Differences between automatic shift patterns was eliminated 50 years ago for safety. Why reintroduce this problem?

As an aside of future automobile interfaces, whatever happened to the stupid idea of controlling your car with a joystick like a video arcade game? I like to think someone tried to implement it and discovered how hard it is to control that car and hang on at the same time.

If electric cars signal the transportation future, why bother with this clumsy half-step that confuses the old console shifter with the new reality? Electrical switches don't need much space, move it to an obvious place on the dashboard. Make the entire user experience different enough so as not to be confused with the old way yet intuitive enough that any driver could sit down and immediately understand its operation. E.g., a relative forward motion puts the car in forward mode. Normally I'm a proponent of solidly-located rotary controls like a steering wheel in bouncing, jostling car cabins but don't waste time with other broken interfaces like Mercedes' and other's PRNDL rotary dial. Look forward.

Automatic transmission shifters have been through a number of designs. A PRNDL lever is still the best of them.

Principle of Least Surprise FAIL

Drivers have become acclimated to the shift lever in an automatic transmission since the first such two-pedal automotive user interfaces. It's an interface that still makes perfect sense for controlling a vehicle that has only a single gear; every slot of the traditional PRNDL shift pattern is represented by functionality in the LEAF's return-to-center shifter. Given this exact, 1:1 mapping, why change the interface? Nothing is gained and the possibility of confusing new LEAF drivers or anyone switching between a LEAF and car with a conventional automatic shifter is risked.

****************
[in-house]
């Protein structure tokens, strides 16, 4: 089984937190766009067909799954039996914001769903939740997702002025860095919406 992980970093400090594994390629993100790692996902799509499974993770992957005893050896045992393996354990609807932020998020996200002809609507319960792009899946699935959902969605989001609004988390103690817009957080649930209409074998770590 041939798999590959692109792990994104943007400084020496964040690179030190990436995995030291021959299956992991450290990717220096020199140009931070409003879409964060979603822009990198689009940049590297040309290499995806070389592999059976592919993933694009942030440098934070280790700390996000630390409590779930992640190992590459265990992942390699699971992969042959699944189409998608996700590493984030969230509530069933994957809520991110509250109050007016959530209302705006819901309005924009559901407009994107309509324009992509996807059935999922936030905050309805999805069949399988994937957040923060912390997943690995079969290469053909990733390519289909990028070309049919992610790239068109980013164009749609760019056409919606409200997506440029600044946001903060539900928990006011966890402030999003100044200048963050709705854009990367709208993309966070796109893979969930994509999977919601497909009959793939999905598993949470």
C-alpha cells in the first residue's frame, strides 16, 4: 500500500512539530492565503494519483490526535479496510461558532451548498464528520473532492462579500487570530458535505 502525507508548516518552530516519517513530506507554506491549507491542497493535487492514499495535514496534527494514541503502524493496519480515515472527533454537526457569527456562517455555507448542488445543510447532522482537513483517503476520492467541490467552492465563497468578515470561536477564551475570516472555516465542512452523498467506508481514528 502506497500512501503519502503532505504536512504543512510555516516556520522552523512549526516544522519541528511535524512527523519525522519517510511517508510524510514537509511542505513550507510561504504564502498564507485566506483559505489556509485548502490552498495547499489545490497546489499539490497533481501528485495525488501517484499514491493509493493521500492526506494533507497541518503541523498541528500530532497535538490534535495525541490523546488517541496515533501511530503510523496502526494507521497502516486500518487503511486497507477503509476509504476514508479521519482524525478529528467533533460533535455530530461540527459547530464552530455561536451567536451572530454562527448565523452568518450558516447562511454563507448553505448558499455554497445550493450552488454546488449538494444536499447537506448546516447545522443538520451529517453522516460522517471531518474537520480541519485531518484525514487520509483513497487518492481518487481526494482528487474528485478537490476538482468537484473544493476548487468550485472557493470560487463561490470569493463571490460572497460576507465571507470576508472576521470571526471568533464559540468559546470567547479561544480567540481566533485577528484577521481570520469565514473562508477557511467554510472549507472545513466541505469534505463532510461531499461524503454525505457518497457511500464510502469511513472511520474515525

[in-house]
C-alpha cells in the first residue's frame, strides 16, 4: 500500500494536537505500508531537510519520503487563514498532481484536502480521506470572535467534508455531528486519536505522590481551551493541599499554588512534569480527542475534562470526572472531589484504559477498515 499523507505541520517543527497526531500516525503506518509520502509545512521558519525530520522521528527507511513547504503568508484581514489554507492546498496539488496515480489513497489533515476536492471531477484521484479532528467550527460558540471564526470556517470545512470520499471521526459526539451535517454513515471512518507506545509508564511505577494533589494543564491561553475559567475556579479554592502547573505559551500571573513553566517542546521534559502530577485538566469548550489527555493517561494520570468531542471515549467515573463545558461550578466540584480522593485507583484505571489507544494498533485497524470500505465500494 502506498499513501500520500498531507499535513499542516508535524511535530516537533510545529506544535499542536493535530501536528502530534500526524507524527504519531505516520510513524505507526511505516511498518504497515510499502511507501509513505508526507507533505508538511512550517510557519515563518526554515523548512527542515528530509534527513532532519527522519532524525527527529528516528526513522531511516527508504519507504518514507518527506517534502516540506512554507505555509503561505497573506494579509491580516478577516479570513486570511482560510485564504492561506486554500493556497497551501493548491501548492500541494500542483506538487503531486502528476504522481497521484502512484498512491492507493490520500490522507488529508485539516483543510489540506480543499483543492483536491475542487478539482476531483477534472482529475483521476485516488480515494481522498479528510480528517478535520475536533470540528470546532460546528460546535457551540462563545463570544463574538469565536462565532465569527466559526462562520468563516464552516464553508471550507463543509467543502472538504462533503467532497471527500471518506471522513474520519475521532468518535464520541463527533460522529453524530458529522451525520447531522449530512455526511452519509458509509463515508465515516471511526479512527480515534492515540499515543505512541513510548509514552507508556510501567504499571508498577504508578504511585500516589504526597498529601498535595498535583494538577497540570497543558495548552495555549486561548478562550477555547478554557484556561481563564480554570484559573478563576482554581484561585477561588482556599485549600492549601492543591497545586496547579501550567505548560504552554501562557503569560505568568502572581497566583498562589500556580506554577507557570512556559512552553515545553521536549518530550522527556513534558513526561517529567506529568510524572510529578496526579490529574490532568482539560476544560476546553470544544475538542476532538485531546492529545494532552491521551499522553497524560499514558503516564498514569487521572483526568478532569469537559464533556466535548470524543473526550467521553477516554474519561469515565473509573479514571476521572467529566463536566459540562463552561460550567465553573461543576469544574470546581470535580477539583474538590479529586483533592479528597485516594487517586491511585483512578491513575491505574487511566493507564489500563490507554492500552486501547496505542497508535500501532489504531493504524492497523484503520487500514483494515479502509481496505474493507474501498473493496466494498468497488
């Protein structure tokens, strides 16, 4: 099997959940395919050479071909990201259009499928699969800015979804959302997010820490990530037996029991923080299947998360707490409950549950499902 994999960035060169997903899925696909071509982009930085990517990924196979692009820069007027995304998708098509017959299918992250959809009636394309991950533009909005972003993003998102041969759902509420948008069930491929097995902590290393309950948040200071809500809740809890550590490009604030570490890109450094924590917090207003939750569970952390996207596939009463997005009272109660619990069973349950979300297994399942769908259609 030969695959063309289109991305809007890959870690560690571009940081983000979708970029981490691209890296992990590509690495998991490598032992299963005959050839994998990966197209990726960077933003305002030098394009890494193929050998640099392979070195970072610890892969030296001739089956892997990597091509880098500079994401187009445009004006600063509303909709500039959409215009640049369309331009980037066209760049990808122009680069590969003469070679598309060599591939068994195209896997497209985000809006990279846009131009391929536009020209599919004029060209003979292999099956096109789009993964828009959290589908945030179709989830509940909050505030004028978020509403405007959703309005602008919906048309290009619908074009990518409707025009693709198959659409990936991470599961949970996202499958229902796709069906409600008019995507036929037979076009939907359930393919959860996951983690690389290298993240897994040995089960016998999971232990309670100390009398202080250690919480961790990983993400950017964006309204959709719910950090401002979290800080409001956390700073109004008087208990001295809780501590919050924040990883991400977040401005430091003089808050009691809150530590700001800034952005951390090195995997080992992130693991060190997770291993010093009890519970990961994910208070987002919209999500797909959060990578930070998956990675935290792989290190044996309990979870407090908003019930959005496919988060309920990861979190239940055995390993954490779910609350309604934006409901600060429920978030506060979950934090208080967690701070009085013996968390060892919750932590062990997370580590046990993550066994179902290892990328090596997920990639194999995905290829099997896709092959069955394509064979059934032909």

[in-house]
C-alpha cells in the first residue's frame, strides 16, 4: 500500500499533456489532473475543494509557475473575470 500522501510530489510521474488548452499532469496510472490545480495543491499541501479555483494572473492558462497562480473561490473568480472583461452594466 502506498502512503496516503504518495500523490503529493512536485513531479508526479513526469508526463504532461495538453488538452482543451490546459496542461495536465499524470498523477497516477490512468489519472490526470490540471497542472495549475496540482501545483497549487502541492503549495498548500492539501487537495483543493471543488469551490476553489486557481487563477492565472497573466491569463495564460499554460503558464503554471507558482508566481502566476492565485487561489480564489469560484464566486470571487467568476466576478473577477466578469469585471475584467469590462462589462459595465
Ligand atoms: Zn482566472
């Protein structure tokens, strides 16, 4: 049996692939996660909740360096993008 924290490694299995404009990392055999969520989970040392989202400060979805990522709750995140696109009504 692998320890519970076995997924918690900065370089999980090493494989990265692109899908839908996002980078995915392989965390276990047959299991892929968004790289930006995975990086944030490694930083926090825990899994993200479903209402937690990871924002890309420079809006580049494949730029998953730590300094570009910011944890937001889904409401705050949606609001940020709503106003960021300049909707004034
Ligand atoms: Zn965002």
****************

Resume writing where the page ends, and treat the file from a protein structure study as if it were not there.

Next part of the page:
Why Is this Important?

Selecting the drive mode is a critical control that affects people in and around a car. The gravity of this action should exceed that of pushing a button to turn on the radio or twisting a knob to turn up the A/C.

Other Return-to-Center Shifters

But wait! I hear you say. There are other shifters that return to center! Yes, my criticism extends to the Toyota Prius, various Fiat-Chrysler products and other such automatic transmission shifters too.

But what about motorcycles, paddle shifters and other sequential shifters? Those are either fully manual transmissions with a significantly different user interface (e.g. clutch pedal or lever) that cannot be confused with a conventional automatic or they are specific performance or even racing applications. Manual gear selection on conventional automatic transmissions is generally achieved with different, compatible motions often within a separate plane or gate from the PRNDL pattern which is still there. They are not the same as the problematic LEAF shifter.


This isn't hard. The best solution is a lever that stays in position and follows the conventional PRNDL pattern (or PRNDB if you prefer). The best solution is no change at all.

  1. Make it show its state.
  2. Make it clear the action that will be taken.
  3. Make it distinct from less important controls.

Until you come up with something better at all these things than a PRNDL shifter, please just stop. Yes, better because familiarity still counts for a lot.